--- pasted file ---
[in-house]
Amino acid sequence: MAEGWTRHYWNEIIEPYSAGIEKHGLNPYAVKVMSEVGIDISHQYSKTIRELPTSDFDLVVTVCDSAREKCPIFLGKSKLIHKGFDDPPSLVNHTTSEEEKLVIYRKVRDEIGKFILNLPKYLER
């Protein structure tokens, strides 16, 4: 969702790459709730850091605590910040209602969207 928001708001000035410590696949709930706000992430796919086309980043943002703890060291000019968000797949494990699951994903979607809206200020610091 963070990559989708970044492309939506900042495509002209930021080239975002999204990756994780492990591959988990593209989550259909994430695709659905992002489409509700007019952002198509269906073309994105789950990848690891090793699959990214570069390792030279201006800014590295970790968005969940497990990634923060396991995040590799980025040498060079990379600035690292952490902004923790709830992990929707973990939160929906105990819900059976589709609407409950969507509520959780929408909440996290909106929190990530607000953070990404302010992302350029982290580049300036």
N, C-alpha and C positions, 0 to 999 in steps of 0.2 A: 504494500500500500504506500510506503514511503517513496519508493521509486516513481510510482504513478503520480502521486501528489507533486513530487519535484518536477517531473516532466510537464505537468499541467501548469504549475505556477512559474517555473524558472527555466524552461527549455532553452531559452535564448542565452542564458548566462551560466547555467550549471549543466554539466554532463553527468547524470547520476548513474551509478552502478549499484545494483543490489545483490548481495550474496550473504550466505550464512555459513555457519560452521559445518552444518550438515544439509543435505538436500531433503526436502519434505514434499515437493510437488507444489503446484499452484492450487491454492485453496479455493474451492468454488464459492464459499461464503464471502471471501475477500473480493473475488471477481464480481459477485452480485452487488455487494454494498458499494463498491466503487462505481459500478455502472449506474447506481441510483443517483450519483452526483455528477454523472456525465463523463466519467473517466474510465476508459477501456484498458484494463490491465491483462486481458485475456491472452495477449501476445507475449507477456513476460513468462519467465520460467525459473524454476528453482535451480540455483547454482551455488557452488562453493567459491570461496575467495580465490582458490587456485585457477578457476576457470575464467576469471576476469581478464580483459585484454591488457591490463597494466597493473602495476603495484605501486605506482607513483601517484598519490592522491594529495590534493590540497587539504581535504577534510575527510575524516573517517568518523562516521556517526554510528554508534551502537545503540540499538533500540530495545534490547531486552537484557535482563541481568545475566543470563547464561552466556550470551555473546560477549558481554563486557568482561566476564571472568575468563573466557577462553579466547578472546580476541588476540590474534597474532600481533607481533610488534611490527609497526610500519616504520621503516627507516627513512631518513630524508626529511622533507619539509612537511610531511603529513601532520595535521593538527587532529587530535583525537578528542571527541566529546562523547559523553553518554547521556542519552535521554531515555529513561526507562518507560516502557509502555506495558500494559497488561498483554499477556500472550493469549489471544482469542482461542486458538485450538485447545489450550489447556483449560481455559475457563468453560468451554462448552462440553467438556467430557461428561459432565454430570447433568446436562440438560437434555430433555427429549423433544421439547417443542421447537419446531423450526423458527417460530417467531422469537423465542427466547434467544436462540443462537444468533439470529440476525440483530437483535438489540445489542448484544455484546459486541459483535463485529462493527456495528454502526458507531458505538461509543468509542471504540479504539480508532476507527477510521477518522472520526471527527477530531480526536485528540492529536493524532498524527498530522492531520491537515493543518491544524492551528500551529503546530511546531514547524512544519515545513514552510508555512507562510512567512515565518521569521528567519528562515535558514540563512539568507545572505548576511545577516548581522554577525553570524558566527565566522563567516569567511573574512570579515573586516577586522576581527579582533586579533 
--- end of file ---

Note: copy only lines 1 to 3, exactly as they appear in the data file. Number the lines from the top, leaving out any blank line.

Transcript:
[in-house]
Amino acid sequence: MAEGWTRHYWNEIIEPYSAGIEKHGLNPYAVKVMSEVGIDISHQYSKTIRELPTSDFDLVVTVCDSAREKCPIFLGKSKLIHKGFDDPPSLVNHTTSEEEKLVIYRKVRDEIGKFILNLPKYLER
């Protein structure tokens, strides 16, 4: 969702790459709730850091605590910040209602969207 928001708001000035410590696949709930706000992430796919086309980043943002703890060291000019968000797949494990699951994903979607809206200020610091 963070990559989708970044492309939506900042495509002209930021080239975002999204990756994780492990591959988990593209989550259909994430695709659905992002489409509700007019952002198509269906073309994105789950990848690891090793699959990214570069390792030279201006800014590295970790968005969940497990990634923060396991995040590799980025040498060079990379600035690292952490902004923790709830992990929707973990939160929906105990819900059976589709609407409950969507509520959780929408909440996290909106929190990530607000953070990404302010992302350029982290580049300036």